Former NASCAR Nextel Cup Series champions Richard Petty and Darrell Waltrip traveled to Washington State last week to lobby for state assistance in building a new track in Kitsap County. Unfortunately, their visit offered graphic evidence that some old, ugly stereotypes surrounding this sport are still alive and well.
Democratic Rep. Frank Chopp is the Speaker of the House in Washington State, and when questioned about Petty's visit, he asked reporters, “You mean the guy who got picked up for DUI? That guy?" Minutes later, Chopp began to backpedal in vintage politco fashion, saying, “I was told that, so I'm not sure. You better check to make sure it's accurate.”
Too late, Mister Speaker. Much too late.
As most NASCAR fans know, Richard Petty has never been “picked up" for driving drunk, or anything else that I know of. In fact, he is on record as refusing to take part in alcohol-related sponsorships or contingency programs, based on a promise he made to his late mother nearly a half century ago. His Petty Enterprises teams have forfeited hundreds of thousands of dollars over the years as a result, and Petty himself has long been a vocal opponent of alcohol abuse and drunken driving.
This the same Rep. Chopp who, at a press conference earlier this month, produced a Wall Street Journal article describing rowdy crowds at Talledega Superspeedway and said, “This is an example of the kind of contact I've had from (House members) about NASCAR.”
Sadly, Rep. Chopp is not alone in his bigotry. Rep. Larry Seaquist, D-Gig Harbor, was quoted calling International Speedway Corporation (and presumably, NASCAR fans in general), "… not the kind of people you would want living next door to you. They'd be the ones with the junky cars in the front yard and would try to slip around the law."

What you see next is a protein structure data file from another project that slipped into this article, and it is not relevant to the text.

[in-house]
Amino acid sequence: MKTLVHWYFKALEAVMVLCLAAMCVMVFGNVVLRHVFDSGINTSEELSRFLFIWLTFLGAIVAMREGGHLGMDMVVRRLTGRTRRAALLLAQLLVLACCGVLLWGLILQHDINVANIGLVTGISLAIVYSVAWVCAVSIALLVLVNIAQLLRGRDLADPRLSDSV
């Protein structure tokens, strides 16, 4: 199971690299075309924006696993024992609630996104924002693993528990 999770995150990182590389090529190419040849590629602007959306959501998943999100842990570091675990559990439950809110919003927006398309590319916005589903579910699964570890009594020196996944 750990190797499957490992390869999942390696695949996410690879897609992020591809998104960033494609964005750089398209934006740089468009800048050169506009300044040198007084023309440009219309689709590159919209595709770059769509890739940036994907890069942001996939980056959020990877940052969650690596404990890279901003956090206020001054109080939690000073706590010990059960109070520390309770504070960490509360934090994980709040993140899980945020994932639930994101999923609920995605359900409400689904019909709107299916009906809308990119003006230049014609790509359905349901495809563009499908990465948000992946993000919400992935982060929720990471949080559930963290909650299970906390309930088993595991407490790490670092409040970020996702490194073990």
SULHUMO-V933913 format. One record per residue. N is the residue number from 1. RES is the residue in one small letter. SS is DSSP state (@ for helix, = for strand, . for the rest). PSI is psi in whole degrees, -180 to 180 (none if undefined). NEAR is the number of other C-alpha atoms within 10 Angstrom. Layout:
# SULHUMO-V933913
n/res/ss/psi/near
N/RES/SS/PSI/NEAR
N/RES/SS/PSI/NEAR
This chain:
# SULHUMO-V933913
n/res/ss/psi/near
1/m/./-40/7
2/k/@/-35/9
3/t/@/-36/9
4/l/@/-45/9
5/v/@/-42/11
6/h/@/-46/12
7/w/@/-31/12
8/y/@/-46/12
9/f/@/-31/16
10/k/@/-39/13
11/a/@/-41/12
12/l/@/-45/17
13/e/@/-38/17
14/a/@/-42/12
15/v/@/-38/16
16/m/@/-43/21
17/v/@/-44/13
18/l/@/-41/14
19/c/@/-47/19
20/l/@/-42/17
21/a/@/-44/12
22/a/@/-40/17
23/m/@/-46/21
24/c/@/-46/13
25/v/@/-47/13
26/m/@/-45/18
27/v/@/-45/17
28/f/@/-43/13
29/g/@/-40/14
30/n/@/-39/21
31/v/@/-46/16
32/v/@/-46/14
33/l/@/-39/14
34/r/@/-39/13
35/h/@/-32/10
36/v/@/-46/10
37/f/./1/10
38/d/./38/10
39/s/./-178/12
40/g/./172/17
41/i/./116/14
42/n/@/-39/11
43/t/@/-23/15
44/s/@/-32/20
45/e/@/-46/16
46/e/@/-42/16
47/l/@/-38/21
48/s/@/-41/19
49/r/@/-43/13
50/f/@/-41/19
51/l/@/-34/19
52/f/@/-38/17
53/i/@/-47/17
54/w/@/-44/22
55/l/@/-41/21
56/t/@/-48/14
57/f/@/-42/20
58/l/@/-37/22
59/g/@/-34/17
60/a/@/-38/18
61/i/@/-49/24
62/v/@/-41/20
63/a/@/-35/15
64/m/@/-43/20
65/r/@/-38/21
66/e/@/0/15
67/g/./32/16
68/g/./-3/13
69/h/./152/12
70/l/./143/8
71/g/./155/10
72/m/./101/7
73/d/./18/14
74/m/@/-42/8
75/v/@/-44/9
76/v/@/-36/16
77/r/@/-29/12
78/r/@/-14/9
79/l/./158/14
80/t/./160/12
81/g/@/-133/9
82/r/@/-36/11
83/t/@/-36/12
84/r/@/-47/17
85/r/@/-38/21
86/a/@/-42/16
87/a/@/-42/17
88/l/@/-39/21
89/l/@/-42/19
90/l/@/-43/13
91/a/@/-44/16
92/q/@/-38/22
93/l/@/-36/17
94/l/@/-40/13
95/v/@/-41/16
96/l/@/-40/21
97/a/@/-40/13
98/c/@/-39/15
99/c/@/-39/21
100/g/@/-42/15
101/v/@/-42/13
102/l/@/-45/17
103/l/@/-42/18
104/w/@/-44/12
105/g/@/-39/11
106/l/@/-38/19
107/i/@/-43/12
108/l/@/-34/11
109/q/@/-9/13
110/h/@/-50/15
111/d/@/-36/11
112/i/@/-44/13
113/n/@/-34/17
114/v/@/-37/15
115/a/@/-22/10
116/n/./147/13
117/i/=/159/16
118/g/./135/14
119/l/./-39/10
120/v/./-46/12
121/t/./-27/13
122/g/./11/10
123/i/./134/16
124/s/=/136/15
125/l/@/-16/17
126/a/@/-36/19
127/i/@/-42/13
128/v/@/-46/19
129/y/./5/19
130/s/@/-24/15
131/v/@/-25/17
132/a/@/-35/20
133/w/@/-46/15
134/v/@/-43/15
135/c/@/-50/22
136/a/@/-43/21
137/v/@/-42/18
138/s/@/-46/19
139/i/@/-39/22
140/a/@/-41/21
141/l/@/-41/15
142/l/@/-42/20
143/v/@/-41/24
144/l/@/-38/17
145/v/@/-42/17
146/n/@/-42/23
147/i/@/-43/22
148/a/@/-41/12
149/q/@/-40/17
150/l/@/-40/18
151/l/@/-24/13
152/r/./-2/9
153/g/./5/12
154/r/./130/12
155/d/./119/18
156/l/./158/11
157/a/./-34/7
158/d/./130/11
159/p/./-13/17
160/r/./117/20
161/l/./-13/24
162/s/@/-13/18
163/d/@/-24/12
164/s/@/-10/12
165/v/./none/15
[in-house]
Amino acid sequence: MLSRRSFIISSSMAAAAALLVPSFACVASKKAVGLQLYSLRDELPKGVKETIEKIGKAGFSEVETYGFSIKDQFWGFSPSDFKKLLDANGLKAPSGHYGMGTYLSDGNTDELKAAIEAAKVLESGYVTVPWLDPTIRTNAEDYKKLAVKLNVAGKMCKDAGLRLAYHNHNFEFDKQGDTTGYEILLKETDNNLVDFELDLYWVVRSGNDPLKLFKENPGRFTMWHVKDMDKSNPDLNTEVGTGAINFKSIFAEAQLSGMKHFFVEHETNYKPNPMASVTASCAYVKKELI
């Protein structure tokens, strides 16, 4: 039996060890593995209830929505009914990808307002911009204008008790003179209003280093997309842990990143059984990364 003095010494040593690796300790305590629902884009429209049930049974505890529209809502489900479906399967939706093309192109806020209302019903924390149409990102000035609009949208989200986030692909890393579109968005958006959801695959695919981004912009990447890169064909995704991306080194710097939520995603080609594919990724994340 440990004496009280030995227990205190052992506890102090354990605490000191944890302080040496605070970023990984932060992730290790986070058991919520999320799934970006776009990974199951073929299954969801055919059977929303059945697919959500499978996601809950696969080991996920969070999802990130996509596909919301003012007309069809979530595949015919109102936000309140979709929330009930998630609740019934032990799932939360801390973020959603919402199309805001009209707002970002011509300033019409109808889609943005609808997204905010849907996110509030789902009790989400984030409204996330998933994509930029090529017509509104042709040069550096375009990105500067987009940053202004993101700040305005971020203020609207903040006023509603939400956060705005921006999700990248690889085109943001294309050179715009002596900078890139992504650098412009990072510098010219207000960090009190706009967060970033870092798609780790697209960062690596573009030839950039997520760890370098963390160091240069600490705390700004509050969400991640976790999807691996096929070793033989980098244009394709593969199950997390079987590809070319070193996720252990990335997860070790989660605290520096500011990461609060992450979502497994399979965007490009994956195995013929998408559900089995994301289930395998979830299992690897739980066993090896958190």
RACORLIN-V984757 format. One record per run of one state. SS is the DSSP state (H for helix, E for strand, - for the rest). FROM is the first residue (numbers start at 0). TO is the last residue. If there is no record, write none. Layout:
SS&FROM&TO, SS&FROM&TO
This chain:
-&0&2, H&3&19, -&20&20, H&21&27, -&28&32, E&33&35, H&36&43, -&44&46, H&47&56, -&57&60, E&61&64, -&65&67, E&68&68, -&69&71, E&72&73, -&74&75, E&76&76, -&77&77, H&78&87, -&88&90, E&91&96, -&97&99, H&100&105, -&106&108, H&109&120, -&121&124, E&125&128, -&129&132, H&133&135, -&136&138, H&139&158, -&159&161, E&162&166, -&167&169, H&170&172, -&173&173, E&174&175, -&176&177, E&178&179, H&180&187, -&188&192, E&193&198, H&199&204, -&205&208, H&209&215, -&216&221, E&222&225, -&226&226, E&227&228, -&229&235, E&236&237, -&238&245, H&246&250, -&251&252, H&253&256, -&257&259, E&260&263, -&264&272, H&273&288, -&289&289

It’s enough to make you want to load up the cousin/wife and kids, drive the pickup over to Washington, and let grandma sink a tooth into their legs while you spit tabaccy juice on their $800 silk ties.
While Chopp and Seaquist’s comments are insulting at face value, the stigma behind them is much worse. They prove beyond all doubt that there are still members of American society who see NASCAR as a group of overall-wearing, dentally challenged High School dropouts, instead of the widely diverse palate of humanity we know the sport to be. I wonder if Rep. Chopp made similarly insulting comments when the NFL, Major League Baseball and the NBA all lobbied for new, publicly financed arenas for their Washington franchises in recent years. I wonder if the Speaker of the House chose to turn those simple, public-policy debates into a class war, slandering the reputations of those who disagreed with him politically. Did players and owners of the Seattle Mariners, Seahawks and Sonics face such unjustified personal attacks?
My guess is that they did not.
Happily, not everyone subscribes to the Chopp/Seaquist company line. Sen. Brian Hatfield, D-Raymond, who sponsored the speedway funding bill, said of his colleagues’ comments, “I've heard a lot of that. Apparently, we have a new class of people that we can discriminate against."
The good people of Kitsap County and Washington State may one day get to weigh-in on whether they want to help fund a NASCAR superspeedway. Some will choose to support the measure, and some won’t. But hopefully, they’ll be allowed to make their decision based on facts, and not a series of tired, antiquated, insulting cliches.